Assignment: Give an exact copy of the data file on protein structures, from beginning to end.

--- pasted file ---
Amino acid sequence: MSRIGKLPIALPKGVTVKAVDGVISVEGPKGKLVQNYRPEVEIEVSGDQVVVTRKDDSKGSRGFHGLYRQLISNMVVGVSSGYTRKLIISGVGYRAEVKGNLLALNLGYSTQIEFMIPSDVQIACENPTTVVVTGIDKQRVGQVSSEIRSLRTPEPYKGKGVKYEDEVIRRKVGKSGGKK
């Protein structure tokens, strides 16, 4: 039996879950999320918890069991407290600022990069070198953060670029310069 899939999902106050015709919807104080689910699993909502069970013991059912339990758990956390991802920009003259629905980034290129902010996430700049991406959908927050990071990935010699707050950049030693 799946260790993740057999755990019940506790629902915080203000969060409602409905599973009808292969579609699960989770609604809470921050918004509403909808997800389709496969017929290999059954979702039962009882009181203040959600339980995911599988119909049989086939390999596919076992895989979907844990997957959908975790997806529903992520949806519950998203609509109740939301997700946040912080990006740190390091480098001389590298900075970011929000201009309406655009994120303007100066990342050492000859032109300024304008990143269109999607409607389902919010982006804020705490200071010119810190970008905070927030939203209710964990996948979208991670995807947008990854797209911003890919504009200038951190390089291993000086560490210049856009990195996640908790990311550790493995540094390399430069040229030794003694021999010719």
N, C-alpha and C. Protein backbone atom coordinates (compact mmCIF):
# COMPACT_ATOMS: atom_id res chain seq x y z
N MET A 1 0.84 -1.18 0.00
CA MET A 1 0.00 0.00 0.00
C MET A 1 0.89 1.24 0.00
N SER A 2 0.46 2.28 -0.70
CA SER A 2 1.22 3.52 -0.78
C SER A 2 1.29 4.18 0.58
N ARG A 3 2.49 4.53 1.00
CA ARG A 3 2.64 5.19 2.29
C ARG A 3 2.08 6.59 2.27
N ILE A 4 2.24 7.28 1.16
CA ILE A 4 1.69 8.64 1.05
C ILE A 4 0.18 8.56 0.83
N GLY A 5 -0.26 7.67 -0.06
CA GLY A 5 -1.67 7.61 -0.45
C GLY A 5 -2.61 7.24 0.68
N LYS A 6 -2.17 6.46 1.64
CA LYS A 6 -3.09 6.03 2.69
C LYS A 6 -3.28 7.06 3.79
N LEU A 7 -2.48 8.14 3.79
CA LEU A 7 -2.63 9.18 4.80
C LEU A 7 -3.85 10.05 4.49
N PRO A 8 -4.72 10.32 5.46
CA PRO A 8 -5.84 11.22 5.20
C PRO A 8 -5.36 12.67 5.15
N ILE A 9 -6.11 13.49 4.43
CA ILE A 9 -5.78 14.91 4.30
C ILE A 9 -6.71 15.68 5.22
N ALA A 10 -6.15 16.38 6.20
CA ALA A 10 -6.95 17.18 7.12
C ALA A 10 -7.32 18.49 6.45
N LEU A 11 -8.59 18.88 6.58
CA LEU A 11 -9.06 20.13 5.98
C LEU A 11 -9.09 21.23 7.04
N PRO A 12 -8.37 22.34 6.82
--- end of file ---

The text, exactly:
Amino acid sequence: MSRIGKLPIALPKGVTVKAVDGVISVEGPKGKLVQNYRPEVEIEVSGDQVVVTRKDDSKGSRGFHGLYRQLISNMVVGVSSGYTRKLIISGVGYRAEVKGNLLALNLGYSTQIEFMIPSDVQIACENPTTVVVTGIDKQRVGQVSSEIRSLRTPEPYKGKGVKYEDEVIRRKVGKSGGKK
């Protein structure tokens, strides 16, 4: 039996879950999320918890069991407290600022990069070198953060670029310069 899939999902106050015709919807104080689910699993909502069970013991059912339990758990956390991802920009003259629905980034290129902010996430700049991406959908927050990071990935010699707050950049030693 799946260790993740057999755990019940506790629902915080203000969060409602409905599973009808292969579609699960989770609604809470921050918004509403909808997800389709496969017929290999059954979702039962009882009181203040959600339980995911599988119909049989086939390999596919076992895989979907844990997957959908975790997806529903992520949806519950998203609509109740939301997700946040912080990006740190390091480098001389590298900075970011929000201009309406655009994120303007100066990342050492000859032109300024304008990143269109999607409607389902919010982006804020705490200071010119810190970008905070927030939203209710964990996948979208991670995807947008990854797209911003890919504009200038951190390089291993000086560490210049856009990195996640908790990311550790493995540094390399430069040229030794003694021999010719």
N, C-alpha and C. Protein backbone atom coordinates (compact mmCIF):
# COMPACT_ATOMS: atom_id res chain seq x y z
N MET A 1 0.84 -1.18 0.00
CA MET A 1 0.00 0.00 0.00
C MET A 1 0.89 1.24 0.00
N SER A 2 0.46 2.28 -0.70
CA SER A 2 1.22 3.52 -0.78
C SER A 2 1.29 4.18 0.58
N ARG A 3 2.49 4.53 1.00
CA ARG A 3 2.64 5.19 2.29
C ARG A 3 2.08 6.59 2.27
N ILE A 4 2.24 7.28 1.16
CA ILE A 4 1.69 8.64 1.05
C ILE A 4 0.18 8.56 0.83
N GLY A 5 -0.26 7.67 -0.06
CA GLY A 5 -1.67 7.61 -0.45
C GLY A 5 -2.61 7.24 0.68
N LYS A 6 -2.17 6.46 1.64
CA LYS A 6 -3.09 6.03 2.69
C LYS A 6 -3.28 7.06 3.79
N LEU A 7 -2.48 8.14 3.79
CA LEU A 7 -2.63 9.18 4.80
C LEU A 7 -3.85 10.05 4.49
N PRO A 8 -4.72 10.32 5.46
CA PRO A 8 -5.84 11.22 5.20
C PRO A 8 -5.36 12.67 5.15
N ILE A 9 -6.11 13.49 4.43
CA ILE A 9 -5.78 14.91 4.30
C ILE A 9 -6.71 15.68 5.22
N ALA A 10 -6.15 16.38 6.20
CA ALA A 10 -6.95 17.18 7.12
C ALA A 10 -7.32 18.49 6.45
N LEU A 11 -8.59 18.88 6.58
CA LEU A 11 -9.06 20.13 5.98
C LEU A 11 -9.09 21.23 7.04
N PRO A 12 -8.37 22.34 6.82